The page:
Can you survive An Unholy Return: The 31 Games of Halloween?
28 Years of Christmas
1993: An Alan Smithee Game!
By Cyril Lachel     |   Posted on December 02, 2002   |   Episode 8 (Show Archive)  

The Scoop: To many Hollywood execs, I bet Super Mario Brothers seemed like a sure fit as a movie. Their kids were probably bugging them to buy every new Mario adventure, it seemed like a family friendly property that could not miss. This must have been the thinking behind the $42 million Super Mario Brothers movie.

Staring Bob Hoskins, Dennis Hopper, and a very non-Italian John Leguizamo, the Mario Brothers film was both live action, and truly dreadful to witness. Instead of being a light hearted quest to save the queen, the movie plopped Mario and Luigi in a Blade Runner-style techno world which was gritty, and extremely ugly. There is very little in this movie that has anything to do with the video game of it's namesake. Kids didn't go, adults didn't go, and critics lambasted the movie, all making for a gross of just over $20 million. Thankfully there was no Super Mario World movie, can you imagine Yoshi? And you thought Jar Jar Binks was annoying!!

(After you're done reading today's episode of 28 Years Until Christmas, you should check out feature length article called Video Game to Movie Manifesto. It will explain the three simple rules you MUST live by. And see how it is way out of date, considering that so many movies have come and gone since it was written.)

The Other Side: Let's be adult about this, most movies based on other forms of media are bad. Just look at movies based on T.V. shows, like, say, Charlie's Angels or Flintstones: Viva Rock Vegas. And most
book readers agree that movies based on literature usually pales in comparison. After all, movies are different than television shows, books, and especially video games.

Even proven television hits don't transition well to film sometimes. Look at the long string of tragically bad Saturday Night Live inspired movies. And hey, it doesn't work the other way around, either, I mean, did we really need a Fast Times at Ridgemont High television series?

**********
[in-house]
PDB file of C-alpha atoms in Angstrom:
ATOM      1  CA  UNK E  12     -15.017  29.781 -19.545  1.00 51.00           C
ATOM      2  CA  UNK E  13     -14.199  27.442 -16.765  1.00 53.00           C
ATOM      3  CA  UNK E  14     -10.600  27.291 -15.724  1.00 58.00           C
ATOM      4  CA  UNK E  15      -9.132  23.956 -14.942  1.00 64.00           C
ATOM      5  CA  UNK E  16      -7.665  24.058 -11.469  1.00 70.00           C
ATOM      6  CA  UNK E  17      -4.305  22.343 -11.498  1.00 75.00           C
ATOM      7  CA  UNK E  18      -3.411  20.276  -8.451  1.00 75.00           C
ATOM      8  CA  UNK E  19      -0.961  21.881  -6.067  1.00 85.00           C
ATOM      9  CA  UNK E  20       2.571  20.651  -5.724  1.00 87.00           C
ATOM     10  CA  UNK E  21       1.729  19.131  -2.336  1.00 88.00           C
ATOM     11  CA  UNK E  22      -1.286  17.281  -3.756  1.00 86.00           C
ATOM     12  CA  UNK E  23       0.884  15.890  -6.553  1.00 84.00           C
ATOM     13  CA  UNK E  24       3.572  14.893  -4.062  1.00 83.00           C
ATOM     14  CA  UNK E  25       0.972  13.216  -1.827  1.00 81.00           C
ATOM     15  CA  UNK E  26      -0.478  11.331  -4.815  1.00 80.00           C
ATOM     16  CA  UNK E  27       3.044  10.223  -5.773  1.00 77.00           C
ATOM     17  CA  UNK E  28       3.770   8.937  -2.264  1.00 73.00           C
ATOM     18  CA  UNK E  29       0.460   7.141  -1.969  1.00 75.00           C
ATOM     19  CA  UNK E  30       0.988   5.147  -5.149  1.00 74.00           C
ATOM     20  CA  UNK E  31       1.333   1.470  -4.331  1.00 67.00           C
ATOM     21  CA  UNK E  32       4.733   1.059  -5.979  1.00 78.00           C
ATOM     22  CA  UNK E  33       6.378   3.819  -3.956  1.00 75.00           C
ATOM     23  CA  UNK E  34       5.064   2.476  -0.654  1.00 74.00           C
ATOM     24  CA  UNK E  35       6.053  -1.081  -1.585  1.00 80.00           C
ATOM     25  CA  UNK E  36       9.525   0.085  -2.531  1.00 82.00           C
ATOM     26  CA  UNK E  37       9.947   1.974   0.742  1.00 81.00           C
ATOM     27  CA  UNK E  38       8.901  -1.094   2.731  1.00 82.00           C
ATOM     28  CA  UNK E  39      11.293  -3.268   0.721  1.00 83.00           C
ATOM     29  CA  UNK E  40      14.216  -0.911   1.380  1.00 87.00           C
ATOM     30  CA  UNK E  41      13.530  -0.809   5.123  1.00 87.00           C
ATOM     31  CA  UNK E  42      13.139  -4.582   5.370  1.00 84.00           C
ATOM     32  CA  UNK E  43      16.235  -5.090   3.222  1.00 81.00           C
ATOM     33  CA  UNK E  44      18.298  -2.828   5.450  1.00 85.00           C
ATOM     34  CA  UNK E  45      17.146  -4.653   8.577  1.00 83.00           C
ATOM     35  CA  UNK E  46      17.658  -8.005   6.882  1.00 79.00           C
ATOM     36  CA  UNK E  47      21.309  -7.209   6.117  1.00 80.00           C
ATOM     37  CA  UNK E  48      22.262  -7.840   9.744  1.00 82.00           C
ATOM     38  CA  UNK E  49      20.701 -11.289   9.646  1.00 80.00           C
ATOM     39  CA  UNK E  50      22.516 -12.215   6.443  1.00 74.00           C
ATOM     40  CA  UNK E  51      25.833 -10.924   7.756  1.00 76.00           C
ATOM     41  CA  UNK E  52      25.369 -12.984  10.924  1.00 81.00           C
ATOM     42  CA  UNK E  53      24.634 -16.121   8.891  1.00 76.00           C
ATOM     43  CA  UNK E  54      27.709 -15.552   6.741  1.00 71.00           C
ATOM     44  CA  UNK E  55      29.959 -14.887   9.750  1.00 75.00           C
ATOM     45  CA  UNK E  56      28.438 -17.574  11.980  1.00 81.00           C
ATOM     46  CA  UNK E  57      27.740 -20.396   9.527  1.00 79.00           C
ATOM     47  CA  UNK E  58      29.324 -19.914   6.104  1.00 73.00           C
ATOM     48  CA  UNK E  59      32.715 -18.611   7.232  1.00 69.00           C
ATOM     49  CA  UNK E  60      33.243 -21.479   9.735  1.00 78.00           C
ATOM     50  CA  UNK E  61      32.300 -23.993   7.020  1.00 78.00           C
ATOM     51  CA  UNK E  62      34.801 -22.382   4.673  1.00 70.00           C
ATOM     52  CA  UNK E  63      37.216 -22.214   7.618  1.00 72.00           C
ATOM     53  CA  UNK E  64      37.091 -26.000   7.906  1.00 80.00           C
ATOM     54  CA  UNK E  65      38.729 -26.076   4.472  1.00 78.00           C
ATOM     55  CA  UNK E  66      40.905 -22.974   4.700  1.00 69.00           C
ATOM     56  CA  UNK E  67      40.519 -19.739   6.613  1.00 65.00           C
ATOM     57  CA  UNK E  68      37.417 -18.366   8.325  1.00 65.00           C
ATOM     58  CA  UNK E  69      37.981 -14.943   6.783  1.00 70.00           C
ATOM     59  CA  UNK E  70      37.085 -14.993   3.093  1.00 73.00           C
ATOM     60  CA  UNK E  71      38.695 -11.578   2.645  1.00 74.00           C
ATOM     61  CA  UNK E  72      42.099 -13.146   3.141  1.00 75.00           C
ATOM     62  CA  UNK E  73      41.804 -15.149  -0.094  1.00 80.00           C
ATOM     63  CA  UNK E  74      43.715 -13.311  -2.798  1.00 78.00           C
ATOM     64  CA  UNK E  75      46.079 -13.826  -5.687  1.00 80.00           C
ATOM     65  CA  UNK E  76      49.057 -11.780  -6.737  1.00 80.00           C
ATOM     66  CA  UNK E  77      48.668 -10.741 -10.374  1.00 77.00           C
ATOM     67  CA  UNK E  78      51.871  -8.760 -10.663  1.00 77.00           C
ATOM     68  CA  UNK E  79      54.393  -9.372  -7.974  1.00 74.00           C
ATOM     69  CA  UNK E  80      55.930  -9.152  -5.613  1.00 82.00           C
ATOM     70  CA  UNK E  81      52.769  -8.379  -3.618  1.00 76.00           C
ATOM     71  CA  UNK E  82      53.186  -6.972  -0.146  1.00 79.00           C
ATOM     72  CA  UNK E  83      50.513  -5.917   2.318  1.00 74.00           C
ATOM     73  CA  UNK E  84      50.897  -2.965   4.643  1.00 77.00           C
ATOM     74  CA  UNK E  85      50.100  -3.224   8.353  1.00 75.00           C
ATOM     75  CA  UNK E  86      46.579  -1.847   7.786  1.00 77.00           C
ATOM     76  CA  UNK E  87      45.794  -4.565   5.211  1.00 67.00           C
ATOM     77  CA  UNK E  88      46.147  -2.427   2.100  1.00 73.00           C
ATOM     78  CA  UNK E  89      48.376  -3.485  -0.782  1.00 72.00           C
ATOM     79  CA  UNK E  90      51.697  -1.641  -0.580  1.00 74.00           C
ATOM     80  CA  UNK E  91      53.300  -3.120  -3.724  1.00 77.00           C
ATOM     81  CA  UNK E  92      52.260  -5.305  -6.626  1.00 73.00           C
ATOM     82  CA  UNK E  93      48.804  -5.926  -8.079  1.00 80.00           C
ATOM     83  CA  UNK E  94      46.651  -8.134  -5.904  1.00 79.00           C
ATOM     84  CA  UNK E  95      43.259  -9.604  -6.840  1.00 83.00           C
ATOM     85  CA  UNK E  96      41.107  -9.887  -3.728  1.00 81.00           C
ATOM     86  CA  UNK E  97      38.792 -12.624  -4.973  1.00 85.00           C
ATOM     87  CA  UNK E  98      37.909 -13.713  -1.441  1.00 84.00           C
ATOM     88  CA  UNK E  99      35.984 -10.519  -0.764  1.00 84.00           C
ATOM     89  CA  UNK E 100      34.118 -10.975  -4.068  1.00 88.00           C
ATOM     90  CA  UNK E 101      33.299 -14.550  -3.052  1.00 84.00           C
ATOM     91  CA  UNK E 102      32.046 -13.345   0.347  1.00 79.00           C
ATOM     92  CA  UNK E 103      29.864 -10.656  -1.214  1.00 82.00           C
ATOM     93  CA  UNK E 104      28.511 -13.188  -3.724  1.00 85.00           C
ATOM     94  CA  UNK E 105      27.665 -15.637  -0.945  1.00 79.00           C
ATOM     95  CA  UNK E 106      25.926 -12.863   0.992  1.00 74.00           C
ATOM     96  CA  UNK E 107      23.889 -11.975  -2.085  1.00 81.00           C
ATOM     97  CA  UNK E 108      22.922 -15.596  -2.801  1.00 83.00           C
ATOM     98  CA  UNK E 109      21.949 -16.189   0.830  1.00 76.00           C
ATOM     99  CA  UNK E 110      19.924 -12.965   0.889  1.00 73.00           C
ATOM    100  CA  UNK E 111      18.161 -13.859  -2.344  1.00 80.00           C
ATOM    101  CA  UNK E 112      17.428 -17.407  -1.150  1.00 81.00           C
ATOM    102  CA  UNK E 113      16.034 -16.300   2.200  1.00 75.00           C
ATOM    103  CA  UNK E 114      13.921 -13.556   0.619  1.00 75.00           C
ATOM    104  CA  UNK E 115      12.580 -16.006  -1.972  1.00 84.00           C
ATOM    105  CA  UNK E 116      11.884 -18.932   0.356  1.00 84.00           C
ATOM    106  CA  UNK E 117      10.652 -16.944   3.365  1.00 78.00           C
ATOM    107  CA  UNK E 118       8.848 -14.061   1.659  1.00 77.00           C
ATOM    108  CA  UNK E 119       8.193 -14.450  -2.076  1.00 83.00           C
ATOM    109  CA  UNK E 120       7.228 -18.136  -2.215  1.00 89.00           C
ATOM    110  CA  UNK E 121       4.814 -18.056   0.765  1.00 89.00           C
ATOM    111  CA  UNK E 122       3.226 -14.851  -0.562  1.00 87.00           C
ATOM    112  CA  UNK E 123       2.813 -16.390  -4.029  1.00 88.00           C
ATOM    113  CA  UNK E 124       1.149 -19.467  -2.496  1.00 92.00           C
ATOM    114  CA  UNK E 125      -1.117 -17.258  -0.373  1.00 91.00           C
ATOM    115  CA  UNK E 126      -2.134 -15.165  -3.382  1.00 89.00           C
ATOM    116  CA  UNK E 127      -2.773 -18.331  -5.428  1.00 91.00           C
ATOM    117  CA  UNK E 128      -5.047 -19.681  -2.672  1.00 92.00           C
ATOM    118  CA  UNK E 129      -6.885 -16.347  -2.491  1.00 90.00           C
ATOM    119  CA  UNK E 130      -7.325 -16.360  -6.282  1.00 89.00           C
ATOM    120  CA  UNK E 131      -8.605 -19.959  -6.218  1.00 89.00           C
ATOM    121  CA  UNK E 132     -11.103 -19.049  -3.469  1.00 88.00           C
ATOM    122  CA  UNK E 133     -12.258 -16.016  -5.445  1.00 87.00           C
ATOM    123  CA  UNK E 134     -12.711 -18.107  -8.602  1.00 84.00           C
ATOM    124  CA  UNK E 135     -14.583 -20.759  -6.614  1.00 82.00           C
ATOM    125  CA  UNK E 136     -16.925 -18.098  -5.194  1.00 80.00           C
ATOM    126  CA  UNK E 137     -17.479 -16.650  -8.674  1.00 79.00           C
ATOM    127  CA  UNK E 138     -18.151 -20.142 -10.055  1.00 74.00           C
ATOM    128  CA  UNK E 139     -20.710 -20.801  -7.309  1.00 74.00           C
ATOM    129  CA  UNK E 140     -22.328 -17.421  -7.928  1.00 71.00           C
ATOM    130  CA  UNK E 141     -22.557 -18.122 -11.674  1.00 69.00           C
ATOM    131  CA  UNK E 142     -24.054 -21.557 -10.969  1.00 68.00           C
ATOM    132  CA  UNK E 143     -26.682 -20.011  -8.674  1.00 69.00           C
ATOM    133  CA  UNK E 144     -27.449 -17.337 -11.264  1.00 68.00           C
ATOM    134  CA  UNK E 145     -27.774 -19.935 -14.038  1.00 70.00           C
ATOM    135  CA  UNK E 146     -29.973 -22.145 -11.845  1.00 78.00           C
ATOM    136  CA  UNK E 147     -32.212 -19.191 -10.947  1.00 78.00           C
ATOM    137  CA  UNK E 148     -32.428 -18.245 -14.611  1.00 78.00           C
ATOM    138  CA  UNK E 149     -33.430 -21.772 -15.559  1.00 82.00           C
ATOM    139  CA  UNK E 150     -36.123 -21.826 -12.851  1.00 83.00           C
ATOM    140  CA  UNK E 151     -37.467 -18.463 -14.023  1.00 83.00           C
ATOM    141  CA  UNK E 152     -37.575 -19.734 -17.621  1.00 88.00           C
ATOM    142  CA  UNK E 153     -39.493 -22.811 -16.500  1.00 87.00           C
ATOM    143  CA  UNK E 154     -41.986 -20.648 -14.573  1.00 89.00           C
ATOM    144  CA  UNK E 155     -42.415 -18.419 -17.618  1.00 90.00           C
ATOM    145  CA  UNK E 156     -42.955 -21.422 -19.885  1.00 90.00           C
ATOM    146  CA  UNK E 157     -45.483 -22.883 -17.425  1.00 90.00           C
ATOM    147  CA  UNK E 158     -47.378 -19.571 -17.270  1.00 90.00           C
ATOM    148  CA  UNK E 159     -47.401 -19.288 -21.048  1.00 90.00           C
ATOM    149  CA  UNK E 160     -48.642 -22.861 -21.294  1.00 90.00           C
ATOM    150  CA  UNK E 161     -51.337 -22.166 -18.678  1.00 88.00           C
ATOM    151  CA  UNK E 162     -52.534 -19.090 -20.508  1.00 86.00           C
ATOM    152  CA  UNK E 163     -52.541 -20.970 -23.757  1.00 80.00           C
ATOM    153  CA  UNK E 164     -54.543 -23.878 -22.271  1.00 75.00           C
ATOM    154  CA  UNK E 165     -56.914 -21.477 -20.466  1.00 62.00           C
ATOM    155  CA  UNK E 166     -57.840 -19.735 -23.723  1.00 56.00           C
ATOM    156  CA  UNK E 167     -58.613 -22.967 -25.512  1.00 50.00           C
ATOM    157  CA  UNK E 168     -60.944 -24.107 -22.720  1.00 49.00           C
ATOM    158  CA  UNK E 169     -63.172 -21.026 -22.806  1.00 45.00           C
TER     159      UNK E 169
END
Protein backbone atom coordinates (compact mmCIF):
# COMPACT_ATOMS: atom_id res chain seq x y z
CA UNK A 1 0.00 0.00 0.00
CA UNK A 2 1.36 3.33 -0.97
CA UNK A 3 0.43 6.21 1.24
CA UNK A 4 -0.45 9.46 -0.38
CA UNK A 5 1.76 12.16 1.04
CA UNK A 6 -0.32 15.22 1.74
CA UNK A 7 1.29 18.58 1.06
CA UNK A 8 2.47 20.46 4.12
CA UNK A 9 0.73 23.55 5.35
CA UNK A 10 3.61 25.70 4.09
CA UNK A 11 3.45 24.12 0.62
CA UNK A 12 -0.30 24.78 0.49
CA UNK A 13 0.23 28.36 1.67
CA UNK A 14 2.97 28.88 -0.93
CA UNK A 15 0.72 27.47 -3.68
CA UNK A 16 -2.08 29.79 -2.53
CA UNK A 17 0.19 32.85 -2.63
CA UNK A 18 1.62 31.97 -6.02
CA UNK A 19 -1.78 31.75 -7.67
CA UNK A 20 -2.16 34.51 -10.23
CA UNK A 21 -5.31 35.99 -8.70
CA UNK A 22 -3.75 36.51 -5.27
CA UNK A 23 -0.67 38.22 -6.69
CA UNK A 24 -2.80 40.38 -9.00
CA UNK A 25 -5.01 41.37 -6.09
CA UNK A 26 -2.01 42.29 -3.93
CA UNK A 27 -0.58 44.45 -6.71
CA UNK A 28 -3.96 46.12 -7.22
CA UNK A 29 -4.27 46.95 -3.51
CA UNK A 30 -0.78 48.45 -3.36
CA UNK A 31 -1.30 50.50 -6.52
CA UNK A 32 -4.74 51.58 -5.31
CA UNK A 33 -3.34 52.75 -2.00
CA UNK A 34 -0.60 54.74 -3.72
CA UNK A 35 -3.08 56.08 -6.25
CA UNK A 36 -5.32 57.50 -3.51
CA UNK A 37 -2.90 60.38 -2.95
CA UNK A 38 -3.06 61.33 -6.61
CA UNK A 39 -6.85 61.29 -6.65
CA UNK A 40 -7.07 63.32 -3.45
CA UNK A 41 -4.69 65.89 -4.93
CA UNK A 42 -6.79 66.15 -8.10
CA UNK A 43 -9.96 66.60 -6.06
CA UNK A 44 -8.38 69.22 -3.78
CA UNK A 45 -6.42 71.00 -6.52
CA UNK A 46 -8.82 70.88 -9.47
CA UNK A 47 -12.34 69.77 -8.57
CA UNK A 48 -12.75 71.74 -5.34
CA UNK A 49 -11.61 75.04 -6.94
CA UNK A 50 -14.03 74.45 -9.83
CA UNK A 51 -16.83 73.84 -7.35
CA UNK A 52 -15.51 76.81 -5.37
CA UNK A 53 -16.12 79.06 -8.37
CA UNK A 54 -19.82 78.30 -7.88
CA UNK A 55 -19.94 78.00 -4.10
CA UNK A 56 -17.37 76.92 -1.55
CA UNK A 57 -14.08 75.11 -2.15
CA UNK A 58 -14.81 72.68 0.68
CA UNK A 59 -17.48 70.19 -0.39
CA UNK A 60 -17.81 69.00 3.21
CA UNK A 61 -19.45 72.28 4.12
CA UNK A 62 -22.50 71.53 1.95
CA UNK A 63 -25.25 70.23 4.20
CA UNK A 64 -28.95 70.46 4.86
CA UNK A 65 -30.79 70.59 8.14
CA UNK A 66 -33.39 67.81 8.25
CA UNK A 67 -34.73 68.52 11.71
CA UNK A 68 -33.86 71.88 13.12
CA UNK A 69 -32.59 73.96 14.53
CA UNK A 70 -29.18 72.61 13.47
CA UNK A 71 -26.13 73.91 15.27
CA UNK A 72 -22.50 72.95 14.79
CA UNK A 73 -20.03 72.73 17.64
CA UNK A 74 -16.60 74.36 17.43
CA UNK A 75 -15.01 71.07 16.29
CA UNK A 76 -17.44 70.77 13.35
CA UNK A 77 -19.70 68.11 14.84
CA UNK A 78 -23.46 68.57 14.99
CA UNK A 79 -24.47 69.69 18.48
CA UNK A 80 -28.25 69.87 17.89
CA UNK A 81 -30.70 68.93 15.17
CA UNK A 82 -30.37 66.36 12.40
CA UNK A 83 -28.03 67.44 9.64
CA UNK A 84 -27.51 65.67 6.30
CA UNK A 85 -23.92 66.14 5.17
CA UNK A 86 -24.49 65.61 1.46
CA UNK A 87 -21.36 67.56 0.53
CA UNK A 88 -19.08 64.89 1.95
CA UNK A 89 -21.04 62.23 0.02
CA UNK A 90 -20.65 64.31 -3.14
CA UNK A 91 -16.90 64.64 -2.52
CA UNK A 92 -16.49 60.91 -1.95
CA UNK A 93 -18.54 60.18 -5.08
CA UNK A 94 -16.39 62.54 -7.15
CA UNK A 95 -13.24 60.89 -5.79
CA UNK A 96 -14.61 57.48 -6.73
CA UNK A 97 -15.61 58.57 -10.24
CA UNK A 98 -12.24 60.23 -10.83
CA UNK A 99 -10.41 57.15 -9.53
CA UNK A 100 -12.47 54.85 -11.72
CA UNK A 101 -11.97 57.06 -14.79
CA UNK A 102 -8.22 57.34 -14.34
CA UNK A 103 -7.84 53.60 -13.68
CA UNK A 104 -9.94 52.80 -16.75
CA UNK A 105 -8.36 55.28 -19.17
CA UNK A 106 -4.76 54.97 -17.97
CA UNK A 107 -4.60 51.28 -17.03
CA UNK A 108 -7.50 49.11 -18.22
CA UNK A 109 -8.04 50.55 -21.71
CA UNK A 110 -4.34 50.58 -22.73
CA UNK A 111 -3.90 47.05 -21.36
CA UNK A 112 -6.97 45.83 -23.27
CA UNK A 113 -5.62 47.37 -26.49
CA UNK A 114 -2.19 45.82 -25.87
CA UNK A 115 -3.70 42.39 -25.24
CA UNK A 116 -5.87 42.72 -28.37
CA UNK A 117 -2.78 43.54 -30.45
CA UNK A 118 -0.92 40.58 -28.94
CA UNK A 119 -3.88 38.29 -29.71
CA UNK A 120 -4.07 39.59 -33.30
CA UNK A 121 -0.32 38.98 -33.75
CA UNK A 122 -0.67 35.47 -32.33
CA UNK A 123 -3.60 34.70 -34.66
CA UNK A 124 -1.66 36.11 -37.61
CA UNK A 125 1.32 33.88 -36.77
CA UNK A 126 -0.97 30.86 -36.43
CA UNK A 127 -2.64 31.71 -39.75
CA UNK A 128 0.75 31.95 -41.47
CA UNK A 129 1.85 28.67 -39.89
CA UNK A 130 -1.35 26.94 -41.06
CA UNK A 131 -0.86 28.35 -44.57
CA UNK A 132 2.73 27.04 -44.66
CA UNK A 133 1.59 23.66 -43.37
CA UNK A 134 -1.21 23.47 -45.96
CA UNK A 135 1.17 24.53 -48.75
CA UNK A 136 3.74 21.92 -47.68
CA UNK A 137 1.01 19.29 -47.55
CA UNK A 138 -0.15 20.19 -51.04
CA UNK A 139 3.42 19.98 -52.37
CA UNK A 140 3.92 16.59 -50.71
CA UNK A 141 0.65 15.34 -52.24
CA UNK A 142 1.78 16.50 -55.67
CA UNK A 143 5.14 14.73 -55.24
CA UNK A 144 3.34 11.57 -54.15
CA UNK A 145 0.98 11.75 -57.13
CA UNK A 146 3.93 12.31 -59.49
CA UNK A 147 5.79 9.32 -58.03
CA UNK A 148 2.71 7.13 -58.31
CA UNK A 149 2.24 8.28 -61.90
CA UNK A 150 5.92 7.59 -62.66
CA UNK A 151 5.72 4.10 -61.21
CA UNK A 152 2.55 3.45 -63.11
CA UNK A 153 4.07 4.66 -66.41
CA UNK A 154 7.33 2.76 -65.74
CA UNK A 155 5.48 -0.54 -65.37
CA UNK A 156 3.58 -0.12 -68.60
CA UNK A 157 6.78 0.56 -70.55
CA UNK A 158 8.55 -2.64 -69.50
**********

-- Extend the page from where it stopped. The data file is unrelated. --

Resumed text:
The Impact: It would seem like a box office dud like the Super Mario Brothers movie would extinguish the need to make video game movies, but that's not what happened. Instead, Hollywood churned out a good half dozen video game inspired movies, few of which turned a profit. Movies like Street Fighter, Double Dragon (both in 1994), and Mortal Kombat in 1995 only paved the way to Tomb Raider (2001) and House of the Dead (2003).

Of course, it's not just film. Mortal Kombat and Kirby have both ventured into the television set with mixed results. As the video game industry gets bigger, the chances are greater for bad television shows and movies. Perhaps we should feel thankful that we don't have Metroid: the Musical or something just as bad.

Where Are They Now?: These days movies have been given a second chance on DVD, but not Super Mario Brothers. Neither Annabel Jankel or Rocky Morton, the directors, worked as a director again, and only one of the writers got a second chance. Not all of the people involved with Super Mario Brothers were harmed, though. Thankfully the actors came out unscathed, for the most part. Bob Hoskins, Dennis Hopper, and John Leguizamo were able to find worthwhile scripts, and revive their careers.

Other video game related movies have faired better, though. Many, including Tomb Raider, Street Fighter, and Final Fantasy, have actually been released as special edition DVDs. And we're not even close to being done with video games based on movies, look for films based on Crazy Taxi, Max Payne, Shinobi, House of the Dead, Alien vs. Predator, and even State of Emergency. So, if you've been trying to ignore the onslaught of game-movies, then perhaps it's best you don't even get out of bed . except to read Defunct Games, of course.


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